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John Dryden (1631–1700).  The Poems of John Dryden.  1913.
 
Prologues and Epilogues
Prologue and Epilogue. Spoken at the opening of the New House, March 26, 1674
 
PROLOGUE.
A PLAIN 1 built House, after so long a stay,
Will send you half unsatisfi’d away;
When, fall’n from your expected Pomp, you find
A bare convenience only is designed.
You, who each Day can Theatres behold,        5
Like Nero’s Palace, shining all with Gold,
Our mean ungilded Stage will scorn, we fear,
And for the homely Room, disdain the Chear.
Yet now cheap Druggets to a Mode are grown,
And a plain Suit (since we can make but one        10
Is better than to be by tarnisht gawdry known.
They, who are by your Favours wealthy made,
With mighty Sums may carry on the Trade;
We, broken Banquiers, half destroy’d by Fire,
With our small Stock to humble Roofs retire;        15
Pity our Loss, while you their Pomp admire.
For Fame and Honour we no longer strive;
We yield in both, and only beg to live;
Unable to support their vast Expense,
Who build and treat with such Magnificence,        20
That, like th’ Ambitious Monarchs of the Age,
They give the Law to our Provincial Stage.
Great Neibours enviously promote Excess,
While they impose their Splendor on the less;
But only Fools, and they of vast Estate,        25
Th’ extremity of Modes will imitate,
The dangling Knee-fringe and the Bib-cravat.
Yet if some Pride with want may be allow’d,
We in our plainness may be justly proud;
Our Royal Master will’d it should be so;        30
Whate’er he’s pleased to own can need no show;
That sacred Name gives Ornament and Grace;
And, like his Stamp, makes basest Mettals pass.
’Twere Folly now a stately Pile to raise,
To build a Play-house, while you throw down Plays;        35
Whilst Scenes, Machines, and empty Opera’s reign,
And for the Pencil you the Pen disdain;
While Troops of famish’d Frenchmen hither drive,
And laugh at those upon whose Alms they live:
Old English Authors vanish, and give place        40
To these new Conqu’rors of the Norman Race.
More tamely than your Fathers you submit;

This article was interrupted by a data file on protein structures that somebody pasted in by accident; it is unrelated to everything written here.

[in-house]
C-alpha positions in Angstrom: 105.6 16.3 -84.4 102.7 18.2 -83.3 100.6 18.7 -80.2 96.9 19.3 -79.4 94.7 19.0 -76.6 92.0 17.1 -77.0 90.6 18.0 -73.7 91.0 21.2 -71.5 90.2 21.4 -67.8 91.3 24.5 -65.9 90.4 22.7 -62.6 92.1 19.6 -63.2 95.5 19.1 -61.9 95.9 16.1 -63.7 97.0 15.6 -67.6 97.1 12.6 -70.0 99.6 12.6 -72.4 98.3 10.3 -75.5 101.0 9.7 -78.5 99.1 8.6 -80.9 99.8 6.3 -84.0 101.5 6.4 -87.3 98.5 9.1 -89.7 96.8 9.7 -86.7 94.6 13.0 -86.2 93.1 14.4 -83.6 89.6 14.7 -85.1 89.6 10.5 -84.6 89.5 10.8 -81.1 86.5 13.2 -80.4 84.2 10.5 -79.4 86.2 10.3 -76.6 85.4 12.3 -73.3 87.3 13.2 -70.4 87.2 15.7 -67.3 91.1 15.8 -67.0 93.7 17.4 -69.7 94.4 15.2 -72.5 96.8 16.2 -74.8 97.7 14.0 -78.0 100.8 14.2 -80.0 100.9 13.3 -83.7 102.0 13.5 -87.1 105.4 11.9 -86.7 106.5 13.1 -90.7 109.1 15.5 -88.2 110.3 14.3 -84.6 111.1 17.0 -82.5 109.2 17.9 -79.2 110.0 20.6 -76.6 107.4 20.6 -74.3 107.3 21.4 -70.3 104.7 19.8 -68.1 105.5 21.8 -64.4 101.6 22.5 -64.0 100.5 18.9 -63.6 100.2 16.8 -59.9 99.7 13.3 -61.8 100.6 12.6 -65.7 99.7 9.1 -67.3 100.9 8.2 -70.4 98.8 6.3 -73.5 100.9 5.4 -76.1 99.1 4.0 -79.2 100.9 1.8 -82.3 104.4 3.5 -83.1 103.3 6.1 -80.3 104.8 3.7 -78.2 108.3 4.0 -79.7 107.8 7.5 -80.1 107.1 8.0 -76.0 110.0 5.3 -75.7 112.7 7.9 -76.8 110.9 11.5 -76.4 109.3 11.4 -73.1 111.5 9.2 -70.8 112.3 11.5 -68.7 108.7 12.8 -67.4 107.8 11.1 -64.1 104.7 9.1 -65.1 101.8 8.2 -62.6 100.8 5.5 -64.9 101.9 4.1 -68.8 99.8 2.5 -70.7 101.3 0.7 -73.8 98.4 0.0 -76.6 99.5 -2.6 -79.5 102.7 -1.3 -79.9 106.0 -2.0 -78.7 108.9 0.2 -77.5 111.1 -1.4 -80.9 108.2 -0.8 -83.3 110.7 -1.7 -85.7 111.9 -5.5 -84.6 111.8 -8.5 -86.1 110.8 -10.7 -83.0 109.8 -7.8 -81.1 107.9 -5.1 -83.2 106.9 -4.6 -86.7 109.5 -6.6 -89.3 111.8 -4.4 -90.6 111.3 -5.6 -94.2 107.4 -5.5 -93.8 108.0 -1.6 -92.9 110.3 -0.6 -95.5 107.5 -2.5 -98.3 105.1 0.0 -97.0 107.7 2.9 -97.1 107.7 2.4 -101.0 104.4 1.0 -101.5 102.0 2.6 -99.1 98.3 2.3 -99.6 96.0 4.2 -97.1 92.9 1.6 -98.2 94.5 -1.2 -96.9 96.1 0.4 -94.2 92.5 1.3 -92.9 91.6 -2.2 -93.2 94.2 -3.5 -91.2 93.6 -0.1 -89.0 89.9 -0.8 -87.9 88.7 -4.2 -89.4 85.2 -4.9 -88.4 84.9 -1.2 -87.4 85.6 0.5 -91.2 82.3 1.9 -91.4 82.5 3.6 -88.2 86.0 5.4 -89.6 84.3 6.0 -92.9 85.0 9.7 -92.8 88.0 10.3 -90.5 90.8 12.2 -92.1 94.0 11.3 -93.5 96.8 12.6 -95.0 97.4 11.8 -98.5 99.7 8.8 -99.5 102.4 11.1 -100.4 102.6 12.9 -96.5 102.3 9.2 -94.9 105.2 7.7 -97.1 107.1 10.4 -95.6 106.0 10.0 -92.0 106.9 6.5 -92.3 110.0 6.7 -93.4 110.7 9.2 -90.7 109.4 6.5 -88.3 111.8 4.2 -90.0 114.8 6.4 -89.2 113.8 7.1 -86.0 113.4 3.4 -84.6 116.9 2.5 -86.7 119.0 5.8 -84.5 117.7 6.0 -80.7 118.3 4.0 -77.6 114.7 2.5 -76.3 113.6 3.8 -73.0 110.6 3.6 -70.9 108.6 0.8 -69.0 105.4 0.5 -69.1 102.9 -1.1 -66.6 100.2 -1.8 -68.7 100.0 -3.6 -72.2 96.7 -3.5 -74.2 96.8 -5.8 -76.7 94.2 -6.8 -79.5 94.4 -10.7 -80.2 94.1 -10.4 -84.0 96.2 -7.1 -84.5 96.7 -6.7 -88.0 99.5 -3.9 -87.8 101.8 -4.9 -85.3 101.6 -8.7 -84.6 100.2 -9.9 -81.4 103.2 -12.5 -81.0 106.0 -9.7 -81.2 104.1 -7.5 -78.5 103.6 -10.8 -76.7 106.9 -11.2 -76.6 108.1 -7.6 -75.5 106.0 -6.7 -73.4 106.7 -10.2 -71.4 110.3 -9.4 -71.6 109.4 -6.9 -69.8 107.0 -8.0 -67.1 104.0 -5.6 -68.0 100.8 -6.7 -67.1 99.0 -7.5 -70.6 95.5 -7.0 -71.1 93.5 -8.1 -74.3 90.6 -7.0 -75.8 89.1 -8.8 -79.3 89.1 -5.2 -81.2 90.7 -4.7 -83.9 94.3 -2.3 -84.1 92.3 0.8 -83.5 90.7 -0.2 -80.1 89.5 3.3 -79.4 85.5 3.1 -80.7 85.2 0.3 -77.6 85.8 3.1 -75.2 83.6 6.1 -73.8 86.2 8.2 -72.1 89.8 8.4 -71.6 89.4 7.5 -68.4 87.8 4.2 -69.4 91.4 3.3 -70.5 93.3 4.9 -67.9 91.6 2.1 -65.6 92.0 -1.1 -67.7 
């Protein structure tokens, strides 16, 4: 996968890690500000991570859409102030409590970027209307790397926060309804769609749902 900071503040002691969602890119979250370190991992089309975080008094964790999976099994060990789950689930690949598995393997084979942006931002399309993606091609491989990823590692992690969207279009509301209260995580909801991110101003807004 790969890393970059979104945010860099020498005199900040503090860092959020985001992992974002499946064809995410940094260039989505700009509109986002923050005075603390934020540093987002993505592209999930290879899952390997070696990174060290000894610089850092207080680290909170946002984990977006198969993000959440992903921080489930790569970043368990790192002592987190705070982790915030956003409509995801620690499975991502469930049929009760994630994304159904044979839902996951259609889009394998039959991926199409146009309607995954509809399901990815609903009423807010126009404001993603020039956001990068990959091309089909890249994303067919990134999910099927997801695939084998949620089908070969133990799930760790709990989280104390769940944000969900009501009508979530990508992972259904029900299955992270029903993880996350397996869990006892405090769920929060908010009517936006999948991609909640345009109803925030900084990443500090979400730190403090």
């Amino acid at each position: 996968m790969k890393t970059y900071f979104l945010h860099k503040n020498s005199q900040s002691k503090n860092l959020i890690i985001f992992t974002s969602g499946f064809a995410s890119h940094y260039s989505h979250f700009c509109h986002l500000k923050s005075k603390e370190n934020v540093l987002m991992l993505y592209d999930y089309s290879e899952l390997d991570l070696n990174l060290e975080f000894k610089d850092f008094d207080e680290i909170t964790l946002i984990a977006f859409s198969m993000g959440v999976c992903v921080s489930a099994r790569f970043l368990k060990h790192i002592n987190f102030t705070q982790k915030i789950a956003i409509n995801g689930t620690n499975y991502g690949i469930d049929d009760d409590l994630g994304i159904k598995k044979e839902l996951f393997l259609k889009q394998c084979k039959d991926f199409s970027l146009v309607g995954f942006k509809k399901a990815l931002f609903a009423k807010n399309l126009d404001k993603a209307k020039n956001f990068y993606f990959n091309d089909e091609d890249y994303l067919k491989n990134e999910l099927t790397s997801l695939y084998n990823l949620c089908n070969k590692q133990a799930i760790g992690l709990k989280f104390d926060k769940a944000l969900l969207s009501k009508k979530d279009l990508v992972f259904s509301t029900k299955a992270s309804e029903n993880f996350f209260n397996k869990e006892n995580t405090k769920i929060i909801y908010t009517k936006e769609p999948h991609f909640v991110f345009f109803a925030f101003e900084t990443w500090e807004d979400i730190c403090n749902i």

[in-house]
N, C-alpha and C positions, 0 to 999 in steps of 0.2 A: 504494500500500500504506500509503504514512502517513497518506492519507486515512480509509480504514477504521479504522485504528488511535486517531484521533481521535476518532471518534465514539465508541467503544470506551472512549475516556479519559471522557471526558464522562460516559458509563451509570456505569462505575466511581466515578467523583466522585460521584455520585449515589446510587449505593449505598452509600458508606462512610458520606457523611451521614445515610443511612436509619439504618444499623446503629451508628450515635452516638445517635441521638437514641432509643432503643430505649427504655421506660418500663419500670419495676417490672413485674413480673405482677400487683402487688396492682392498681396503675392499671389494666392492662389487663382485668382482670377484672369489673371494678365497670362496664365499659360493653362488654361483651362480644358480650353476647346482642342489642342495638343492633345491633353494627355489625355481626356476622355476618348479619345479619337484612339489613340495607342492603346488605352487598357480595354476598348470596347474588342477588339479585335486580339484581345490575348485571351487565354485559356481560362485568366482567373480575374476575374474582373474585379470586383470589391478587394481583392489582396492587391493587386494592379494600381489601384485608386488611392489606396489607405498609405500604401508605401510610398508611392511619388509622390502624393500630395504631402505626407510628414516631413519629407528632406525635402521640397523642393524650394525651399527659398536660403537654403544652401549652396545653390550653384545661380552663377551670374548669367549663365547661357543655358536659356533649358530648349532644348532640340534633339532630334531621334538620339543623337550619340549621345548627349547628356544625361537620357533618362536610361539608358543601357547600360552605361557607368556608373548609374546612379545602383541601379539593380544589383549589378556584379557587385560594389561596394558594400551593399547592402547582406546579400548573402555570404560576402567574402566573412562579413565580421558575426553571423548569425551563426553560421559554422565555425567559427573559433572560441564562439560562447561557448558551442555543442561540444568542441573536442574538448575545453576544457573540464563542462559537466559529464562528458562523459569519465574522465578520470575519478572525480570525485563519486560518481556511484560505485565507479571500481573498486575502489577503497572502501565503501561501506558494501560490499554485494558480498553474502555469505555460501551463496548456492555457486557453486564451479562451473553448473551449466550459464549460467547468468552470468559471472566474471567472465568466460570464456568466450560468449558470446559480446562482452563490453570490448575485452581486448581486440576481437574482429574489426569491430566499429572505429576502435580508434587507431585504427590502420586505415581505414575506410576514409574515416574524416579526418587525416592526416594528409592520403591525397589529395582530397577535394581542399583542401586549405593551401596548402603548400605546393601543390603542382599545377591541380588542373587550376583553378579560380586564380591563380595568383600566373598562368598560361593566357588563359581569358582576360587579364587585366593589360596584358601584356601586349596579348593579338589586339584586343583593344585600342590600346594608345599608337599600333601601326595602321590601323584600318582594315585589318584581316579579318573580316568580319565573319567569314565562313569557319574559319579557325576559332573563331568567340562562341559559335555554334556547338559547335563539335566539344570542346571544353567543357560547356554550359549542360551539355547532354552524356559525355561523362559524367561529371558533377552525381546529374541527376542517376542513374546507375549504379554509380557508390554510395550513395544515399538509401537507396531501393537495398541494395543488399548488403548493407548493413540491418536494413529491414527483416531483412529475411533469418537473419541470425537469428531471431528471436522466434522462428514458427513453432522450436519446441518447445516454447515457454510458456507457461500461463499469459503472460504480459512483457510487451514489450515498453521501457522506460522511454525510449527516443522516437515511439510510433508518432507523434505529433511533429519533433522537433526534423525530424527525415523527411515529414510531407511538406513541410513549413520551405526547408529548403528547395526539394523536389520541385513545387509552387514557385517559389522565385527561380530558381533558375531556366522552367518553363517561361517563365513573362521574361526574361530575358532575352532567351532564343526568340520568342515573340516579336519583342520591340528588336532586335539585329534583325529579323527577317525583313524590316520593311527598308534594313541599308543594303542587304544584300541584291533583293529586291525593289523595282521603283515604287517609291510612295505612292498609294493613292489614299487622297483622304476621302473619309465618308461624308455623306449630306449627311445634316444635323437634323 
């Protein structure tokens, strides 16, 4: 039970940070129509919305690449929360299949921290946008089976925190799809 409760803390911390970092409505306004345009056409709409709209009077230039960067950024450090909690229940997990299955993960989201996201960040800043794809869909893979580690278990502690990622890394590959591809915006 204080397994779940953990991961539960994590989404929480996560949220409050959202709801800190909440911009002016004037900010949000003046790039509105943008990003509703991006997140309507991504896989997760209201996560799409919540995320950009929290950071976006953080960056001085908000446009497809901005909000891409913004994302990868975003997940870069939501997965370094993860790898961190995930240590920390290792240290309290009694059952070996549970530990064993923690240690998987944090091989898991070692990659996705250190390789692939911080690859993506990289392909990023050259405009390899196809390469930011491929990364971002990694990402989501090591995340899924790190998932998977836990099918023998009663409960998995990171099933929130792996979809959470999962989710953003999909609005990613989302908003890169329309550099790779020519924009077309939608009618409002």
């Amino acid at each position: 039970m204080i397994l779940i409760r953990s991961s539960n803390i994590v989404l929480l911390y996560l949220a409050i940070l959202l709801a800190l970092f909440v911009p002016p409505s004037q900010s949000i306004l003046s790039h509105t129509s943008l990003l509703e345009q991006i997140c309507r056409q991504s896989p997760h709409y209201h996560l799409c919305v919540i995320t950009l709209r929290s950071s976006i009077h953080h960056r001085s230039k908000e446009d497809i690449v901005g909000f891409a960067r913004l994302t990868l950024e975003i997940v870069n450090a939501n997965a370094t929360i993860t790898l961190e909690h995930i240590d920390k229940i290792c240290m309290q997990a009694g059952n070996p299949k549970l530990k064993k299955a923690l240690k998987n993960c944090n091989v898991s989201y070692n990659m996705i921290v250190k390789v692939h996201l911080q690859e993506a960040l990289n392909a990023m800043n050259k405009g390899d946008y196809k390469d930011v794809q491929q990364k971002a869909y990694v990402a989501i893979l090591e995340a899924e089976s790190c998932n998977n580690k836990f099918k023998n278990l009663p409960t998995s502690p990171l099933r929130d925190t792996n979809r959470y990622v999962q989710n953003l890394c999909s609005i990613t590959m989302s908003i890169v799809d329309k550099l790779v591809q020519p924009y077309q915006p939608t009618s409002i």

You’re now grown Vassals to ’em in your Wit.
Mark, when they play, how our fine Fops advance
The Mighty Merits of these Men of France,        45
Keep time, cry Ben, 2 and humour the Cadence.
Well, please your selves; but sure ’tis understood,
That French Machines have ne’er done England good.
I would not prophesie our Houses Fate;
But while vain Shows and Scenes you overrate,        50
’Tis to be feared——
That, as a Fire the former House o’erthrew,
Machines and Tempests will destroy the new.
 
EPILOGUE
Though what our Prologue said was sadly true,
Yet, Gentlemen, our homely House is new,        55
A Charm that seldom fails with wicked you.
A Country Lip may have the Velvet touch:
Tho’ she’s no Lady, you may think her such:
A strong Imagination may do much.
But you, loud Sirs, who thro’ your Curls look big,        60
Criticks in plume and white vallancy Wig,
Who lolling on our foremost Benches sit,
And still charge first, (the true forlorn of Wit)
Whose favours, like the Sun, warm where you roul,
Yet you, like him, have neither heat nor Soul;        65
So may your Hats your Foretops never press,
Untouch’d your Ribbons, sacred be your Dress;
So may you slowly to old Age advance,
And have th’ Excuse of Youth for Ignorance;
So may Fop corner full of Noise remain,        70
And drive far off the dull, attentive Train;
So may your Midnight Scowrings happy prove,
And Morning Batt’ries force your way to love;
So may not France your Warlike Hands recal,
But leave you by each other’s Swords to fall,        75
As you come here to ruffle Vizard Punk,
When sober rail, and roar when you are drunk.
But to the Wits we can some Merit plead,
And urge what by themselves has oft been said:
Our House relieves the Ladies from the frights        80
Of ill-pav’d Streets, and long dark Winter Nights;
The Flanders Horses from a cold bleak Road,
Where Bears in Furs dare scarcely look abroad;
The Audience from worn Plays and Fustian Stuff
Of Rhime, more nauseous than three Boys in Buff.        85
Though in their House the Poets Heads appear,
We hope we may presume their Wits are here.
The best which they reserv’d they now will play,
For, like kind Cuckcolds, tho’ w’ have not the way
To please, we’ll find you abler Men who may.        90
If they shou’d fail, for last Recruits we breed
A Troop of frisking Monsiers to succeed.
(You know the French sure Cards at time of need.)
 
Note 1. 1674. First printed in 1684. [back]
Note 2. Ben] Many editions give Bon. [back]
 
 
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